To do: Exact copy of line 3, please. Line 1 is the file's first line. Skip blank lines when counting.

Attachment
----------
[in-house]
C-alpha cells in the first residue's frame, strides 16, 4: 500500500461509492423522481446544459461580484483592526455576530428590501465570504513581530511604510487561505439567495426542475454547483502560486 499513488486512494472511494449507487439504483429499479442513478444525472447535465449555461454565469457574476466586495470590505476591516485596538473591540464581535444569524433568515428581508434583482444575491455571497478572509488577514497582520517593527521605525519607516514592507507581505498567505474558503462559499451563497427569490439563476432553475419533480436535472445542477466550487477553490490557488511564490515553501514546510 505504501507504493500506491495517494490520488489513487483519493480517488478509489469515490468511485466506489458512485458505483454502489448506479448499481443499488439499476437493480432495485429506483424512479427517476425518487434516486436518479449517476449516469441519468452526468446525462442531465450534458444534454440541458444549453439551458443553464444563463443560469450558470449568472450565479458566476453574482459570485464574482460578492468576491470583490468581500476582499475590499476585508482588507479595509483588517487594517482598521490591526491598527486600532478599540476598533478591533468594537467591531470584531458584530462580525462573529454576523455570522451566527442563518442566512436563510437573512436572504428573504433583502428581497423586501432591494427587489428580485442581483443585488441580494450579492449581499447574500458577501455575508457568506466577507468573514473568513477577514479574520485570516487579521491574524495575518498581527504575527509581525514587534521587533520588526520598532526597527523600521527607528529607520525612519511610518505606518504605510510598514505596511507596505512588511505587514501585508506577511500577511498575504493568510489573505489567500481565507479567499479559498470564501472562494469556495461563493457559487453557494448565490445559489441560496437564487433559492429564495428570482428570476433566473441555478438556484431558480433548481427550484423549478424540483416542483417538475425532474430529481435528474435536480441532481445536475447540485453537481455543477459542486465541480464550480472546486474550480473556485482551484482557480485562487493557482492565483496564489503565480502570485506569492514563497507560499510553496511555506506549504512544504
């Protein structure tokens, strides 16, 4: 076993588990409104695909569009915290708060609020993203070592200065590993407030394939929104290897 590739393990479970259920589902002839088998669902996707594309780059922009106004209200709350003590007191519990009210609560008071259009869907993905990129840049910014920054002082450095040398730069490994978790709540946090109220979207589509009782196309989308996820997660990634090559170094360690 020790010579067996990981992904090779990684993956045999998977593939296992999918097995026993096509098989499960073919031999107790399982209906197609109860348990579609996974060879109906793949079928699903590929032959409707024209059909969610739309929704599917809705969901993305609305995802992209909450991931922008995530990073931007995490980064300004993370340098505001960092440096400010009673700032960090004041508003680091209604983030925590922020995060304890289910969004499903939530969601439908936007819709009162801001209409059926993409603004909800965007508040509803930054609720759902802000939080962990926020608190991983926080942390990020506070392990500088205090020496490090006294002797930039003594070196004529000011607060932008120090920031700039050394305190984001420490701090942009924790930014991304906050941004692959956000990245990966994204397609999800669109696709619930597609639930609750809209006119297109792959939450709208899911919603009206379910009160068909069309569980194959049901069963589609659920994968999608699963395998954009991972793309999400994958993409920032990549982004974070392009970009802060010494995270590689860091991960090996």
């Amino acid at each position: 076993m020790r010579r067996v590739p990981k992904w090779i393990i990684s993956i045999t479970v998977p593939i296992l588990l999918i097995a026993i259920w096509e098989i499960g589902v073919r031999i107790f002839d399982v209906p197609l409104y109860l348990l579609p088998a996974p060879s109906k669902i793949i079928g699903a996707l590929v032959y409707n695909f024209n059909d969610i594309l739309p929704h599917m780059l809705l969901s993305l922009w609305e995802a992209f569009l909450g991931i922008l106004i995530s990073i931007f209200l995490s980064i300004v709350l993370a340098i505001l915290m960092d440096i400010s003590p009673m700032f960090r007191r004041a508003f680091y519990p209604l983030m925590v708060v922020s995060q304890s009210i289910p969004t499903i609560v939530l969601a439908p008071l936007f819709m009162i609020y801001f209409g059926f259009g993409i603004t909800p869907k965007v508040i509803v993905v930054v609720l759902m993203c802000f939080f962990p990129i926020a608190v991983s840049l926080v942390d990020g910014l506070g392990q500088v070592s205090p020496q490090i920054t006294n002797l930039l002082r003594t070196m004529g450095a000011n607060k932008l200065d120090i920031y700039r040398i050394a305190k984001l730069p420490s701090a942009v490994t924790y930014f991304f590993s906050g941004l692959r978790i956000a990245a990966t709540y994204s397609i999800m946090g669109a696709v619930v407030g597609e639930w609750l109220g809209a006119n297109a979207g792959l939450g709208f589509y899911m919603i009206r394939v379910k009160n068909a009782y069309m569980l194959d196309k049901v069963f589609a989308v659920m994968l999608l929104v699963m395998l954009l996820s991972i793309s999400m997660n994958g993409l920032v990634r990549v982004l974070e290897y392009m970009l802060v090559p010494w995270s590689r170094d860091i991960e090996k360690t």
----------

């Protein structure tokens, strides 16, 4: 076993588990409104695909569009915290708060609020993203070592200065590993407030394939929104290897 590739393990479970259920589902002839088998669902996707594309780059922009106004209200709350003590007191519990009210609560008071259009869907993905990129840049910014920054002082450095040398730069490994978790709540946090109220979207589509009782196309989308996820997660990634090559170094360690 020790010579067996990981992904090779990684993956045999998977593939296992999918097995026993096509098989499960073919031999107790399982209906197609109860348990579609996974060879109906793949079928699903590929032959409707024209059909969610739309929704599917809705969901993305609305995802992209909450991931922008995530990073931007995490980064300004993370340098505001960092440096400010009673700032960090004041508003680091209604983030925590922020995060304890289910969004499903939530969601439908936007819709009162801001209409059926993409603004909800965007508040509803930054609720759902802000939080962990926020608190991983926080942390990020506070392990500088205090020496490090006294002797930039003594070196004529000011607060932008120090920031700039050394305190984001420490701090942009924790930014991304906050941004692959956000990245990966994204397609999800669109696709619930597609639930609750809209006119297109792959939450709208899911919603009206379910009160068909069309569980194959049901069963589609659920994968999608699963395998954009991972793309999400994958993409920032990549982004974070392009970009802060010494995270590689860091991960090996």